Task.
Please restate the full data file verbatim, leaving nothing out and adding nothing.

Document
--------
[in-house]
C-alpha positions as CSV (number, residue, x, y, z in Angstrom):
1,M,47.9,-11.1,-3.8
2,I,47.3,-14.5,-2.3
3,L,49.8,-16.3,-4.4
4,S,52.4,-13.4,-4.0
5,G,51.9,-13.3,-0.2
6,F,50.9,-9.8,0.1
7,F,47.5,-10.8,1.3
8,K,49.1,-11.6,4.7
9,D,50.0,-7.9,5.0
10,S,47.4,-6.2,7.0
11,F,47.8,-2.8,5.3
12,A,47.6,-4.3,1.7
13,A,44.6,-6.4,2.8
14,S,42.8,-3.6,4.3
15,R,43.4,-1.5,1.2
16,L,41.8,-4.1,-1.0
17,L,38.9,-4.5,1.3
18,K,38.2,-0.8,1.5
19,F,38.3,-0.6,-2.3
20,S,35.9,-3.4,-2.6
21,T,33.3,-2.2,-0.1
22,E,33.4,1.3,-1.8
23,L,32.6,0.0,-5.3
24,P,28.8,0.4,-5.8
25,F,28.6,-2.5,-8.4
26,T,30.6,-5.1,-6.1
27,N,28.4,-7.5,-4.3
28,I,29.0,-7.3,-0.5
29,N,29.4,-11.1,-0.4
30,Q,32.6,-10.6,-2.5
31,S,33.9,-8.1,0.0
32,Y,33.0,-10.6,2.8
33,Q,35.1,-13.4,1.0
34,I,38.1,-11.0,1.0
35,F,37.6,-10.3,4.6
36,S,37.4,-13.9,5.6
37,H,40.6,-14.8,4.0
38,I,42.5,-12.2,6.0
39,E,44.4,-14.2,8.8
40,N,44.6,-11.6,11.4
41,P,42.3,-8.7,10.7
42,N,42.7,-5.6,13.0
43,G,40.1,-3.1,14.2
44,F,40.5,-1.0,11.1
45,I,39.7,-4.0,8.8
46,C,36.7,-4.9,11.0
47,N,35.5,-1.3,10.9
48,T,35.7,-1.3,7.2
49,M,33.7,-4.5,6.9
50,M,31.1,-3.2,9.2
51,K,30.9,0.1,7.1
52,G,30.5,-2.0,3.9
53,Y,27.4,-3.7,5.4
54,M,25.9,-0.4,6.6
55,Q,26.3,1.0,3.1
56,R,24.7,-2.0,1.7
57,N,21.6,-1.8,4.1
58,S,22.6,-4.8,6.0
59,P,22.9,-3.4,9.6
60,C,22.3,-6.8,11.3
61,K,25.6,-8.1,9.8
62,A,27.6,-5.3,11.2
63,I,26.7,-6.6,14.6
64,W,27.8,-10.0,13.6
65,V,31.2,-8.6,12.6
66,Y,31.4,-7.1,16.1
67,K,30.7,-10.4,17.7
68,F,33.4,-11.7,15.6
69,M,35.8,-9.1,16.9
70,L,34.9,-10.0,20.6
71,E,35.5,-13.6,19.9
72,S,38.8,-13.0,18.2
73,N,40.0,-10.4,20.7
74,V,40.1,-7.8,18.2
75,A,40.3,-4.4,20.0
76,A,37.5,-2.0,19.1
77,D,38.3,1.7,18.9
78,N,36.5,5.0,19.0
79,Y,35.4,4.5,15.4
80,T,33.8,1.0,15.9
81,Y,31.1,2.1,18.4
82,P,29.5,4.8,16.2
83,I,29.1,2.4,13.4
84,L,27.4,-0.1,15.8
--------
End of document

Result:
[in-house]
C-alpha positions as CSV (number, residue, x, y, z in Angstrom):
1,M,47.9,-11.1,-3.8
2,I,47.3,-14.5,-2.3
3,L,49.8,-16.3,-4.4
4,S,52.4,-13.4,-4.0
5,G,51.9,-13.3,-0.2
6,F,50.9,-9.8,0.1
7,F,47.5,-10.8,1.3
8,K,49.1,-11.6,4.7
9,D,50.0,-7.9,5.0
10,S,47.4,-6.2,7.0
11,F,47.8,-2.8,5.3
12,A,47.6,-4.3,1.7
13,A,44.6,-6.4,2.8
14,S,42.8,-3.6,4.3
15,R,43.4,-1.5,1.2
16,L,41.8,-4.1,-1.0
17,L,38.9,-4.5,1.3
18,K,38.2,-0.8,1.5
19,F,38.3,-0.6,-2.3
20,S,35.9,-3.4,-2.6
21,T,33.3,-2.2,-0.1
22,E,33.4,1.3,-1.8
23,L,32.6,0.0,-5.3
24,P,28.8,0.4,-5.8
25,F,28.6,-2.5,-8.4
26,T,30.6,-5.1,-6.1
27,N,28.4,-7.5,-4.3
28,I,29.0,-7.3,-0.5
29,N,29.4,-11.1,-0.4
30,Q,32.6,-10.6,-2.5
31,S,33.9,-8.1,0.0
32,Y,33.0,-10.6,2.8
33,Q,35.1,-13.4,1.0
34,I,38.1,-11.0,1.0
35,F,37.6,-10.3,4.6
36,S,37.4,-13.9,5.6
37,H,40.6,-14.8,4.0
38,I,42.5,-12.2,6.0
39,E,44.4,-14.2,8.8
40,N,44.6,-11.6,11.4
41,P,42.3,-8.7,10.7
42,N,42.7,-5.6,13.0
43,G,40.1,-3.1,14.2
44,F,40.5,-1.0,11.1
45,I,39.7,-4.0,8.8
46,C,36.7,-4.9,11.0
47,N,35.5,-1.3,10.9
48,T,35.7,-1.3,7.2
49,M,33.7,-4.5,6.9
50,M,31.1,-3.2,9.2
51,K,30.9,0.1,7.1
52,G,30.5,-2.0,3.9
53,Y,27.4,-3.7,5.4
54,M,25.9,-0.4,6.6
55,Q,26.3,1.0,3.1
56,R,24.7,-2.0,1.7
57,N,21.6,-1.8,4.1
58,S,22.6,-4.8,6.0
59,P,22.9,-3.4,9.6
60,C,22.3,-6.8,11.3
61,K,25.6,-8.1,9.8
62,A,27.6,-5.3,11.2
63,I,26.7,-6.6,14.6
64,W,27.8,-10.0,13.6
65,V,31.2,-8.6,12.6
66,Y,31.4,-7.1,16.1
67,K,30.7,-10.4,17.7
68,F,33.4,-11.7,15.6
69,M,35.8,-9.1,16.9
70,L,34.9,-10.0,20.6
71,E,35.5,-13.6,19.9
72,S,38.8,-13.0,18.2
73,N,40.0,-10.4,20.7
74,V,40.1,-7.8,18.2
75,A,40.3,-4.4,20.0
76,A,37.5,-2.0,19.1
77,D,38.3,1.7,18.9
78,N,36.5,5.0,19.0
79,Y,35.4,4.5,15.4
80,T,33.8,1.0,15.9
81,Y,31.1,2.1,18.4
82,P,29.5,4.8,16.2
83,I,29.1,2.4,13.4
84,L,27.4,-0.1,15.8